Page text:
Improvement in Health-Related Quality of Life With Spinal Cord Stimulation in Complex Regional Pain Syndrome: A Single-Center, Retrospective Study

Neuromodulation. 2024 Jun 3:S1094-7159(24)00080-1. doi: 10.1016/j.neurom.2024.04.008. Online ahead of print.


Background: Complex regional pain syndrome (CRPS) can profoundly affect many aspects of everyday life. Spinal cord stimulation (SCS) is a potential therapeutic option. This retrospective, single-site evaluation explored health-related quality of life (HRQoL) in individuals with CRPS treated with SCS in our Pain Service.

Materials and methods: All patients aged ≥18 years with fully implanted SCS for CRPS between June 2013 and January 2023 were identified from hospital records. The following data were collected: sex, age, chronic pain diagnosis, CRPS type (I or II), location of CRPS (upper or lower limb), years of CRPS before first SCS implant, SCS system, preimplant and follow-up scores for HRQoL (euroqol 5 dimensions 3 levels [EQ-5D-3L] index score), average pain, worst pain and the influence of pain on aspects of everyday life (all numerical rating scale [NRS]), patient and clinician global impression of change at follow-up, and the occurrence and reasons for revisions and explants. An intention-to-treat approach was used and data statistically analyzed.

Results: The final cohort comprised 83 patients (46 women), with a median (minimum, maximum) follow-up duration of 29 months (seven, 72). There were statistically and clinically significant improvements in HRQoL, despite relatively low pain response rates. The pain response rate was 34% (reduction of ≥30% in average pain NRS); the pain remission rate was 13% (average pain score ≤3 NRS), and all patients had preimplant EQ-5D-3L index values below the population norm of 0.82. However, 60% of patients reported EQ-5D-3L index scores greater than the published minimally important difference of 0.074, and scores were better at follow-up than at preimplant (p < 0.001); 44% of patients and 41% of clinicians reported improved symptoms at the most recent follow-up. Explants occurred in eight of 83 patients (10%).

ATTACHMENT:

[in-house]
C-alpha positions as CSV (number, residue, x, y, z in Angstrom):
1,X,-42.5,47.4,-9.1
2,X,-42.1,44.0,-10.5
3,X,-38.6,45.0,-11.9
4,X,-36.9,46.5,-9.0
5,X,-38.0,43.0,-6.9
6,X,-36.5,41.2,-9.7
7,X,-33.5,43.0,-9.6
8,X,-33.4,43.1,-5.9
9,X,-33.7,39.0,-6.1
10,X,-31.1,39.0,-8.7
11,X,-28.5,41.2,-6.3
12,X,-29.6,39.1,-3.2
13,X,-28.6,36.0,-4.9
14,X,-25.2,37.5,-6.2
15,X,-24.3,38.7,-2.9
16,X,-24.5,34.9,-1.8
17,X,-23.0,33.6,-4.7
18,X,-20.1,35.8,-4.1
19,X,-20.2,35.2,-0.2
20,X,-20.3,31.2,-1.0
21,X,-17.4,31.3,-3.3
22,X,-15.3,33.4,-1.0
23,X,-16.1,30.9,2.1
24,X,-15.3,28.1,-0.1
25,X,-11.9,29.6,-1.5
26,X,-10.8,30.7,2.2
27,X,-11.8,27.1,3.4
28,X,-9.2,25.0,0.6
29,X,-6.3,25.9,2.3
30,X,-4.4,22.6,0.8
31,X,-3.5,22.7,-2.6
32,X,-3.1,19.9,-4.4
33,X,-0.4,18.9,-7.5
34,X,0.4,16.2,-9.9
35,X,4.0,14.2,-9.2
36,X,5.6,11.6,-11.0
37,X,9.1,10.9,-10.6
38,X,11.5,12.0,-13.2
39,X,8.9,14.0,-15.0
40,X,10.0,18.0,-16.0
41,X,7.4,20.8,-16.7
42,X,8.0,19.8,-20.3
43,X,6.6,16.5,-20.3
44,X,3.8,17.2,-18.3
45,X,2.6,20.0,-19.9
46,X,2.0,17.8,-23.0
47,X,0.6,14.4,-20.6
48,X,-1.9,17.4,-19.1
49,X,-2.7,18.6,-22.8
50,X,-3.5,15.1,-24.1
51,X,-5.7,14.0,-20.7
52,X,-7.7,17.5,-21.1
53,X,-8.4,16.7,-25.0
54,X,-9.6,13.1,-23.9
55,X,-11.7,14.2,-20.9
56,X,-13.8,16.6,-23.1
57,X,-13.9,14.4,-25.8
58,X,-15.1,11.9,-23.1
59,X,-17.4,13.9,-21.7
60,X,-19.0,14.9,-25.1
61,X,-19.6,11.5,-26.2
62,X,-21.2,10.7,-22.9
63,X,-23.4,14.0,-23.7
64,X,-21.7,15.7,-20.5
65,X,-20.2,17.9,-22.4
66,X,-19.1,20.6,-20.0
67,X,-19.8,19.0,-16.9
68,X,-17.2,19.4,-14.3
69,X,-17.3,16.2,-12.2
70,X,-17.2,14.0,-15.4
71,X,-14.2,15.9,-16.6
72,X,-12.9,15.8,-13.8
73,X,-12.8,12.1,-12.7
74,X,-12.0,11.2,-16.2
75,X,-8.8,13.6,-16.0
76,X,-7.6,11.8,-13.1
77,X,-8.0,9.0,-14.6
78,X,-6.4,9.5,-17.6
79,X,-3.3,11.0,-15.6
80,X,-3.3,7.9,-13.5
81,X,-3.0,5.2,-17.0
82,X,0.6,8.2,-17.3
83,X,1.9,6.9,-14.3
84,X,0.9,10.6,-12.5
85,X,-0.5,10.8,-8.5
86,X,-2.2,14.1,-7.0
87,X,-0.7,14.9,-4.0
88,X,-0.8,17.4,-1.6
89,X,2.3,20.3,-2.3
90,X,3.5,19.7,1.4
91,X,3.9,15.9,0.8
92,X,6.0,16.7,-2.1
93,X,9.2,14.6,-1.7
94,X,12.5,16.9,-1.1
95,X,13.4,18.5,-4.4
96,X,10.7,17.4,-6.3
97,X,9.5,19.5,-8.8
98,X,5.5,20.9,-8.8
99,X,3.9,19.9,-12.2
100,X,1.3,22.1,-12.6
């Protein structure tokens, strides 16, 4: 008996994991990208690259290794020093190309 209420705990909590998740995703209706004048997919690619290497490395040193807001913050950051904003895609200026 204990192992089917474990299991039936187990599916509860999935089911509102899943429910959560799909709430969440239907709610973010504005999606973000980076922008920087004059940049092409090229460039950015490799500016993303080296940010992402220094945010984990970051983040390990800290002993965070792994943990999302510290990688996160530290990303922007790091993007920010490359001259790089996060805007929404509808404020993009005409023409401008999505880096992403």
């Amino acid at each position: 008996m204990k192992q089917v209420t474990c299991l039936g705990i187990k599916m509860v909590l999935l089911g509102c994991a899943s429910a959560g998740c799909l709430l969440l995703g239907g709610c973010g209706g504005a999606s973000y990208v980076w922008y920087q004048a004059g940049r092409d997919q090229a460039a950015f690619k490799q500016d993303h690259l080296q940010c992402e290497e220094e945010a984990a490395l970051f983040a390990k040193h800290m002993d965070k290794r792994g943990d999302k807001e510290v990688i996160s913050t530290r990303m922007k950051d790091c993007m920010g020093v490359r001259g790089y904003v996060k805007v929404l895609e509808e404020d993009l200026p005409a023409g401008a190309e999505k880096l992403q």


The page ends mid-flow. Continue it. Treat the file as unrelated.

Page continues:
Conclusions: Patients had meaningful improvements in HRQoL, which is a key outcome in ascertaining the overall outcome of SCS in CRPS. Randomized controlled clinical trials should build on the findings to improve understanding of the benefits and risks of treating CRPS with SCS.

Keywords: complex regional pain syndrome; explants; health-related quality of life; revisions; spinal cord stimulation.